Alas, I am not a Tweetie bird

Posted in Duff 'n Stuff

Duff ’n Stuff, Oct. 23, 2012

I’m supposed to be “tweeting,” bless my little heart.

It’s not enough that I have to keep up with email, post to several Facebook pages, maintain a couple of websites and write stories. I have to make bird sounds, too? Shoot me now.

I know Twitter has its uses, especially for a media person such as myself and all this is my job, but I’d rather open the book of poetry by Sharon Olds I brought home from the library. It is “The Wellspring” and here is one of its treasures:

Milk-Bubble Ruins

In the long, indolent mornings of fifth-grade
spring vacation, our son sits with the
tag-ends of his breakfast, and blows bubbles in his milk
with a blue straw, and I sit and watch him.
The foam rises furiously
In a dome over the rim of his cup,
We gaze into the edifice of fluid,
its multiple chambers. He puffs and they pile up,
they burst, they subside, he breathes out slowly, and the
multicellular clouds rise,
he inserts the straw into a single globe
and blows a little, and it swells. Ten years ago
he lay along my arm, drinking.
Now, in late March, he shows me
the white light
pop and dissolve as he
conjures and breaks each small room of milk.

Sweeter than any tweeter, that.

I’m currently having fun reading the “The Edge of Nowhere” by Elizabeth George. I’m a bit of a slow reader, but I promise to report back on this first young adult crime novel set on Whidbey Island by our own prolific, resident, crack crime novelist.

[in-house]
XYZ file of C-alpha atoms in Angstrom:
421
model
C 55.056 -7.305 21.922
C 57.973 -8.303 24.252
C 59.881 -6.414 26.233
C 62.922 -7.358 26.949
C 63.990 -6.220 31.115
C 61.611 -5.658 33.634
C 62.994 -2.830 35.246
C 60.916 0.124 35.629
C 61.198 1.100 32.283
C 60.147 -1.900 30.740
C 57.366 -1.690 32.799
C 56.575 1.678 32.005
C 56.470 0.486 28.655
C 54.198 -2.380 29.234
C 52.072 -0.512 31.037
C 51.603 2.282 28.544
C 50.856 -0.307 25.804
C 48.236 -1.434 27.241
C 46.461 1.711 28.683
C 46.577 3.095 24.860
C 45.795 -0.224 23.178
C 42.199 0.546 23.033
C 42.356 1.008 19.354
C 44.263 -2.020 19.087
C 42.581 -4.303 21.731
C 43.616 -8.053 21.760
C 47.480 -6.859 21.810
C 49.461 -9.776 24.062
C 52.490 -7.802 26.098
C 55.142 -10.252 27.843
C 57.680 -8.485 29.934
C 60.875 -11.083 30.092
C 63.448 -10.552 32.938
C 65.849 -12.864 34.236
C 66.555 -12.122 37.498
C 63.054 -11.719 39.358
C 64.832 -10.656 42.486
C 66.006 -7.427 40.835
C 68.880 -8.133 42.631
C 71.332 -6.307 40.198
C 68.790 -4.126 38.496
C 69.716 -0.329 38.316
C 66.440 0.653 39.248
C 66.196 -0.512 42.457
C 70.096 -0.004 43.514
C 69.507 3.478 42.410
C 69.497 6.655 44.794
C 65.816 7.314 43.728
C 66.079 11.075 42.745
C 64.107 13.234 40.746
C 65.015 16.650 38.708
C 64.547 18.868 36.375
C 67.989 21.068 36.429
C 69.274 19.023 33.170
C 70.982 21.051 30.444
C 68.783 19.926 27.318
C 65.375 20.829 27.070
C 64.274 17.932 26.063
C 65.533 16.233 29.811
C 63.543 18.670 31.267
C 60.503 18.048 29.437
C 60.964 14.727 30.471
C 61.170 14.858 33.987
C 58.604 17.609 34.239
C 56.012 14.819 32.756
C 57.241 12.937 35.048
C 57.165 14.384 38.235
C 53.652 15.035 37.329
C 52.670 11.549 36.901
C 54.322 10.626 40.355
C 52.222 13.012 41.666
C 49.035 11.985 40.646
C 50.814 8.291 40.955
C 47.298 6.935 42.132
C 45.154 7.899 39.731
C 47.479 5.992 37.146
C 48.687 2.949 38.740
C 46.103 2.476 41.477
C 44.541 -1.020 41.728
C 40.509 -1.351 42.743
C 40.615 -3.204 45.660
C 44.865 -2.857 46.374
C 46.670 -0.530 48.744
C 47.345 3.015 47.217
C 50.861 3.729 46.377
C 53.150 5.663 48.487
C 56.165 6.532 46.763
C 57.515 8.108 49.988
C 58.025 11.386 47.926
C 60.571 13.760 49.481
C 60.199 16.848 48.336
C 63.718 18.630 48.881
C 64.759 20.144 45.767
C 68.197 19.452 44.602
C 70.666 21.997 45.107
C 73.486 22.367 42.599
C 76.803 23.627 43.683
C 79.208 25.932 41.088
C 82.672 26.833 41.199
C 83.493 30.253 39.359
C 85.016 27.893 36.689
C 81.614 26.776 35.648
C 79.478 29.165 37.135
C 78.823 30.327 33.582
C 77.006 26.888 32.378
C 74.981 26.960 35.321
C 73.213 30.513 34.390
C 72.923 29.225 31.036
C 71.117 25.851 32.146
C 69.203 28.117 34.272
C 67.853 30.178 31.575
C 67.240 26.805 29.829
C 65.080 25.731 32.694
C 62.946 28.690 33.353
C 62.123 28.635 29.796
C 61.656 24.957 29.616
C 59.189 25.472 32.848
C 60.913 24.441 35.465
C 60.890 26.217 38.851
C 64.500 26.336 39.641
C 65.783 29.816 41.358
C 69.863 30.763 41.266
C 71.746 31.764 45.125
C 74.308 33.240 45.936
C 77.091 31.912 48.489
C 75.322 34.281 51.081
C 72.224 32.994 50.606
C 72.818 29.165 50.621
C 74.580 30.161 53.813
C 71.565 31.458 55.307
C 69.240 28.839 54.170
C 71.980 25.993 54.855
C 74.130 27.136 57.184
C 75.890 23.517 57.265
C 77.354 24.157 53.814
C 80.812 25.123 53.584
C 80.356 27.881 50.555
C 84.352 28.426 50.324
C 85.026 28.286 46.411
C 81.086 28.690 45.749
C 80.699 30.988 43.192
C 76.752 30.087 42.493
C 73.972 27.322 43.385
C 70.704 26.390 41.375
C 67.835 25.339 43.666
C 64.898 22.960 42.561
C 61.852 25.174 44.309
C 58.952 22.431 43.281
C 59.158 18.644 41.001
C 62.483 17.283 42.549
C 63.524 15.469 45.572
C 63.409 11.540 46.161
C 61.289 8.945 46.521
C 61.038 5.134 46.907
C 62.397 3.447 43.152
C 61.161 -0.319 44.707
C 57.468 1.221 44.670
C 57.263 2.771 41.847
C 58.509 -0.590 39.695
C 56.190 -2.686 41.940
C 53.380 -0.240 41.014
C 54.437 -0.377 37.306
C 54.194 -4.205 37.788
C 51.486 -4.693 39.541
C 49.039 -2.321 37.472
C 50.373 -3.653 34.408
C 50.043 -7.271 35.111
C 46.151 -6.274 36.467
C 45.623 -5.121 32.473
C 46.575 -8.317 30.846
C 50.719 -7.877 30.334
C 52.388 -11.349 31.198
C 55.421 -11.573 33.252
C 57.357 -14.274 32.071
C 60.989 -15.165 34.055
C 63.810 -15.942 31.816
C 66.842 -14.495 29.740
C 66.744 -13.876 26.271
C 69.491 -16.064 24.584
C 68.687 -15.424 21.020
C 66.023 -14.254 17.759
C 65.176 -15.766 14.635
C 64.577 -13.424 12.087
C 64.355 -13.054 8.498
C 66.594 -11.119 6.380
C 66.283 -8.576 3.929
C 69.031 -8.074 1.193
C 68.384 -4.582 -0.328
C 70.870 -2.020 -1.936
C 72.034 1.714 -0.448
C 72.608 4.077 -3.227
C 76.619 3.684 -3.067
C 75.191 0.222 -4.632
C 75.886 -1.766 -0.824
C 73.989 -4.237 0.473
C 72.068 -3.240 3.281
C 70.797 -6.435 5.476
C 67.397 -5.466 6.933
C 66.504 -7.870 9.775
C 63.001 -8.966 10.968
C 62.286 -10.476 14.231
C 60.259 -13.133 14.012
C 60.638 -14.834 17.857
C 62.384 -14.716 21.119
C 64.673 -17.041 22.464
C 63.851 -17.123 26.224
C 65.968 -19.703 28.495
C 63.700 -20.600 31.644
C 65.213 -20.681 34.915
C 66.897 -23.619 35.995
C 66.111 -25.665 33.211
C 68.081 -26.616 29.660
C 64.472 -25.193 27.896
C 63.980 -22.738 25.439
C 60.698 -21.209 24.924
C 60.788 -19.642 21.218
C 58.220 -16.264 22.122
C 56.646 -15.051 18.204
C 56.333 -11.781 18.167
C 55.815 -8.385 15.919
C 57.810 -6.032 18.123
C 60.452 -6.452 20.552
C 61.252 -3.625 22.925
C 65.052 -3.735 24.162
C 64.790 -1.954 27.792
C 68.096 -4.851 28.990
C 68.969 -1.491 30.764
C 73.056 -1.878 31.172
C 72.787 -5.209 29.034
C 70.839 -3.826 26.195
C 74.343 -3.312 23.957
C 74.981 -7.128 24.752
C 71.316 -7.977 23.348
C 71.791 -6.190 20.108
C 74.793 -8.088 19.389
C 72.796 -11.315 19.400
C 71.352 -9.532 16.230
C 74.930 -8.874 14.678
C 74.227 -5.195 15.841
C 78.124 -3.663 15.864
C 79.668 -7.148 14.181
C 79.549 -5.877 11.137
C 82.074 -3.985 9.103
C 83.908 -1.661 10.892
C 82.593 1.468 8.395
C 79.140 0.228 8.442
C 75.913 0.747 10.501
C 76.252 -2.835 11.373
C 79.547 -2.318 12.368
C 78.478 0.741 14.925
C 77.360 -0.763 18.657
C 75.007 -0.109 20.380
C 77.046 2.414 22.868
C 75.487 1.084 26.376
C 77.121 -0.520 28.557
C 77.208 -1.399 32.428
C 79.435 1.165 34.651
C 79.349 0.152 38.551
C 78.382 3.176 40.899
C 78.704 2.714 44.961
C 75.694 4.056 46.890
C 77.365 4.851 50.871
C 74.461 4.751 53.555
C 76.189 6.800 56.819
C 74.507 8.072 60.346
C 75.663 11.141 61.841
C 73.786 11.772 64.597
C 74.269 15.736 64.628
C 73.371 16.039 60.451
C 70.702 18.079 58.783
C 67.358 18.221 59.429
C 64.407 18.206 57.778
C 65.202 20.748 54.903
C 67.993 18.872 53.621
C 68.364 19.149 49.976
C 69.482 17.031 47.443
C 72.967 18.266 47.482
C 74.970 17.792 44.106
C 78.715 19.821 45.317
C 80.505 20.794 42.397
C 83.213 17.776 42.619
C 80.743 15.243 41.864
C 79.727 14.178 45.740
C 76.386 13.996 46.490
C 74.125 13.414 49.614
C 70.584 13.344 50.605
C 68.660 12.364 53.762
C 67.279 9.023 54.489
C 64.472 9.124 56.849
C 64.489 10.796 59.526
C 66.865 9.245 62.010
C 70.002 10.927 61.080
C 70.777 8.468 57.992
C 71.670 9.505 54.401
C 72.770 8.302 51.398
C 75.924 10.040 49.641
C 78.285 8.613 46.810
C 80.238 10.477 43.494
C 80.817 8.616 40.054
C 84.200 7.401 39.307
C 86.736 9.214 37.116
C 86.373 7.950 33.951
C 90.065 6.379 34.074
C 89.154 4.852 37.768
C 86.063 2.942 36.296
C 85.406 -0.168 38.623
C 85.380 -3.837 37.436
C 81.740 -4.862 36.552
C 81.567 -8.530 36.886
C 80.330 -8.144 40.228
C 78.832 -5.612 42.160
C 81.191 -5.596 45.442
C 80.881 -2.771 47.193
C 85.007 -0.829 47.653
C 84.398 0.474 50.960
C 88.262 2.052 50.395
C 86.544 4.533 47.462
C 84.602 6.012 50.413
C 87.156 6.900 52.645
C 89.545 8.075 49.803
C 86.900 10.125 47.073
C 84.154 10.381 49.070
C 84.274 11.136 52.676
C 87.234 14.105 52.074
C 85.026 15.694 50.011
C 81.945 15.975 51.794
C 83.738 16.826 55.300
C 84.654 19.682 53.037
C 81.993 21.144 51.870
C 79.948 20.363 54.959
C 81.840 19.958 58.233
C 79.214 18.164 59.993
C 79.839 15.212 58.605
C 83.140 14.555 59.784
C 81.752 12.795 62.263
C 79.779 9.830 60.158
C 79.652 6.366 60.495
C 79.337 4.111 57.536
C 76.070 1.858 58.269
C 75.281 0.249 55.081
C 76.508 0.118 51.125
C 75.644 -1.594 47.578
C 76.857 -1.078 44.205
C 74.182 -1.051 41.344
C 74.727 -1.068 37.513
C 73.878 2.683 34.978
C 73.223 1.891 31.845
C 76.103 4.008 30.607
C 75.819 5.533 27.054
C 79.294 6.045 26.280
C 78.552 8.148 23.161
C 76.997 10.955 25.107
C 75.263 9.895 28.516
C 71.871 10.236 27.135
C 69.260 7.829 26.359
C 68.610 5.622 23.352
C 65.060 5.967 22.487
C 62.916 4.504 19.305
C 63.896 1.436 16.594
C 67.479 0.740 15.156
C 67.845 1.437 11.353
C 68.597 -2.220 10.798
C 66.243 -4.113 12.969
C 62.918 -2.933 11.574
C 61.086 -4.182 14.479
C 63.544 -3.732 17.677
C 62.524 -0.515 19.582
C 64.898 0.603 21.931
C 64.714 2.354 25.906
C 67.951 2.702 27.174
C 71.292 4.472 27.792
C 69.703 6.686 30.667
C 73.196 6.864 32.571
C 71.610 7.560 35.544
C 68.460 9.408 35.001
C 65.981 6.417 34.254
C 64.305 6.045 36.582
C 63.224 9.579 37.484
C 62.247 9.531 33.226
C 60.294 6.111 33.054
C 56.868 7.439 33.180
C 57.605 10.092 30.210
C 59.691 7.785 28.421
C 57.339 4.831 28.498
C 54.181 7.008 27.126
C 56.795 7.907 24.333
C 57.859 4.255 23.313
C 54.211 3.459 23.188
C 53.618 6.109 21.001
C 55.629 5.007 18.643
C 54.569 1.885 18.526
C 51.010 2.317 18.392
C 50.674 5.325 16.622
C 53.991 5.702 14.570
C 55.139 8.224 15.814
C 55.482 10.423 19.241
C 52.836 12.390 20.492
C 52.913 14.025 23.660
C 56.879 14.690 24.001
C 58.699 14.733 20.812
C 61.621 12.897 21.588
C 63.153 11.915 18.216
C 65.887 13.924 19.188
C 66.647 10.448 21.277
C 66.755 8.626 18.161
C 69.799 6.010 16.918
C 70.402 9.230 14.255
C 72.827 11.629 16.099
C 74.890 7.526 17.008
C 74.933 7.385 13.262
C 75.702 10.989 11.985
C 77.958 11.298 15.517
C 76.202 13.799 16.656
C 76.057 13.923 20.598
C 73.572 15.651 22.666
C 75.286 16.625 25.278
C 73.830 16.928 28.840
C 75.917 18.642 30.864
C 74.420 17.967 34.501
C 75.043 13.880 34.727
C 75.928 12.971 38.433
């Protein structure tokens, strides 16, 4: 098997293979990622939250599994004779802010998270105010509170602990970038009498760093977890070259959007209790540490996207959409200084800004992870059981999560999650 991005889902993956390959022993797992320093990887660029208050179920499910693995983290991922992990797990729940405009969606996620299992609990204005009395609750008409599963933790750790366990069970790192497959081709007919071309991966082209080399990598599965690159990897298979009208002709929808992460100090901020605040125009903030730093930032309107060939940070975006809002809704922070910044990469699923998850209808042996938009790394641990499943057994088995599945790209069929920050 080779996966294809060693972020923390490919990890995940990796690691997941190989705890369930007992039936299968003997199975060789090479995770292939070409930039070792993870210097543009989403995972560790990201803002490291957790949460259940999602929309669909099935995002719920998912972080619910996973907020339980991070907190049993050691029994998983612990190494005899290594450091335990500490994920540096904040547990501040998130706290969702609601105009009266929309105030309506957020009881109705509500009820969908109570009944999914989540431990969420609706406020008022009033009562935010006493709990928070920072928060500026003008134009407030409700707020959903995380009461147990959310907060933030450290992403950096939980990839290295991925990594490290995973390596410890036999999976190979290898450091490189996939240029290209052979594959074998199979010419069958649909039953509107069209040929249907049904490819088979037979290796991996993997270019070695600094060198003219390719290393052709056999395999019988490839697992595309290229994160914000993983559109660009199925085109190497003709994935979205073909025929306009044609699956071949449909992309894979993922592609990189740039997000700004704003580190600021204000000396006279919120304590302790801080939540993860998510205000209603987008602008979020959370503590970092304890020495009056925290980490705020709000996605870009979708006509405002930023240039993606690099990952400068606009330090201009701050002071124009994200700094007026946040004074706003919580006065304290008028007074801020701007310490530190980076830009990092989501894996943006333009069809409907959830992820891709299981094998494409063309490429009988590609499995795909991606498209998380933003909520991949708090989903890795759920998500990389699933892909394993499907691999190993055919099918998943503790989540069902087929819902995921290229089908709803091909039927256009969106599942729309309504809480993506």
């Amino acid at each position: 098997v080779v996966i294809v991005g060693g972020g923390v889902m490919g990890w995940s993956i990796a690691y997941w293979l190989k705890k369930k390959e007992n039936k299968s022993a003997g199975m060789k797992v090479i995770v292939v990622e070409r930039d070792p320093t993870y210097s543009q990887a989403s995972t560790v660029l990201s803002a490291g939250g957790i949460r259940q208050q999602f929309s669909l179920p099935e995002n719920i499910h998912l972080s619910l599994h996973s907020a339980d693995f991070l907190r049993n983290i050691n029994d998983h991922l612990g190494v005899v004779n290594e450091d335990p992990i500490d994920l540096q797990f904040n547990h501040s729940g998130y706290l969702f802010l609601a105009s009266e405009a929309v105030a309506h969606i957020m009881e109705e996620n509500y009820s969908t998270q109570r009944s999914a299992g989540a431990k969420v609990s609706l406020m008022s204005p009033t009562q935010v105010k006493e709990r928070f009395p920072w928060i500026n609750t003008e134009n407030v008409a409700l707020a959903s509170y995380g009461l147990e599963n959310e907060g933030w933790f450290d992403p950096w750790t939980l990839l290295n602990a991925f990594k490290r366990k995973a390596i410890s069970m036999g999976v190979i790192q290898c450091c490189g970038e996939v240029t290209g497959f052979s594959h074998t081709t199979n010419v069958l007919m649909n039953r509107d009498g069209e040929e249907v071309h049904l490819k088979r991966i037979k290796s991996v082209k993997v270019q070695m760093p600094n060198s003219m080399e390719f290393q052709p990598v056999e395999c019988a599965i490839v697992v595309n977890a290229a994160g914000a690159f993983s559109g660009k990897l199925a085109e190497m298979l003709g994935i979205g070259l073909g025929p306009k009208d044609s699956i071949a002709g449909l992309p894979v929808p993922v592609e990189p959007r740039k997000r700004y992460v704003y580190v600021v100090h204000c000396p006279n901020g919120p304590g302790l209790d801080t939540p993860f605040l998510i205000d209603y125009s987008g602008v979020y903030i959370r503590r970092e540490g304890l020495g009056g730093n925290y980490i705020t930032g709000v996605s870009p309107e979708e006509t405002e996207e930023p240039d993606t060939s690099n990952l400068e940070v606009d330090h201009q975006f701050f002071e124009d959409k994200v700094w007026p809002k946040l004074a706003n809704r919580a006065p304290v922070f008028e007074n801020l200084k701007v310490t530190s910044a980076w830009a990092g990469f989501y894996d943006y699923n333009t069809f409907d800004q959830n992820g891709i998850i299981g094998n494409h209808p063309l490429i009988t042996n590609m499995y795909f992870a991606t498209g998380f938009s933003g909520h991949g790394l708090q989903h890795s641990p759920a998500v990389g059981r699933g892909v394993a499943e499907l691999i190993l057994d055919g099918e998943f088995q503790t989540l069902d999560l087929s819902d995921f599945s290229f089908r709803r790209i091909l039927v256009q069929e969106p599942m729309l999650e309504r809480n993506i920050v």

Waiting in line in the stack by my nightstand is Richard Ford’s newest novel “Canada.” Ford was introduced to me by writer Molly Larson Cook. Here’s a writer who knows what makes a good writer. (Check out Cook’s recent “websketch” in her writers’ blog “The Flowered Cow.”) Molly was the one who introduced me to Ford and told me to look at his novel, “Independence Day,” and the perfect calibration of that novel’s opening paragraph. Look:

In Haddam, summer floats over tree-softened streets like a sweet lotion balm, from a careless, languorous god, and the world falls in tune with its own mysterious anthems. Shaded lawns lie still and damp in the early a.m.  Outside, on peaceful-morning Cleveland Street, I hear the footfalls of a lone jogger, tramping past and down the hill toward Taft Lane and across the Choir College, there to run in the damp grass. In the Negro trace, men sit on stoops, pants legs rolled above their sock tops, sipping coffee in the growing, easeful heat. The marriage enrichment class (4 to 6) has let out at the high school, its members sleepy-eyed and dazed, bound for bed again. While on the green gridiron pallet our varsity band begins its two-a-day drills, revving up for the 4th: “Boom-Haddam, boom-Haddam, boom-boom-ba-boom. Haddam-Haddam, up’n-at-’em! Boom-boom-ba-boom!”

“Independence Day” was the first novel to win both the Pulitzer Prize and the PEN/Faulkner Award for fiction and, as far as I can tell, there are not many writers who can do what Ford does with his seeming simplicity of language that is, in the end,  magnificently orchestrated. I lap up his novels like so much literary cream.

I peeked at the first line of “Canada.”

First, I’ll tell about the robbery our parents committed.

OK, with an opening line like that one, how can one resist? Especially with 400 pages of Ford’s writing to follow.

I bet Richard Ford could make some sweet tweets.

From the heart,
Patricia Duff

 

Patricia Duff is an award-winning journalist whose most recent kudos include several first, second and third place awards in the categories of Best Arts Story and Best Education Story in the Washington Newspaper Publishers Association 2011 competition.

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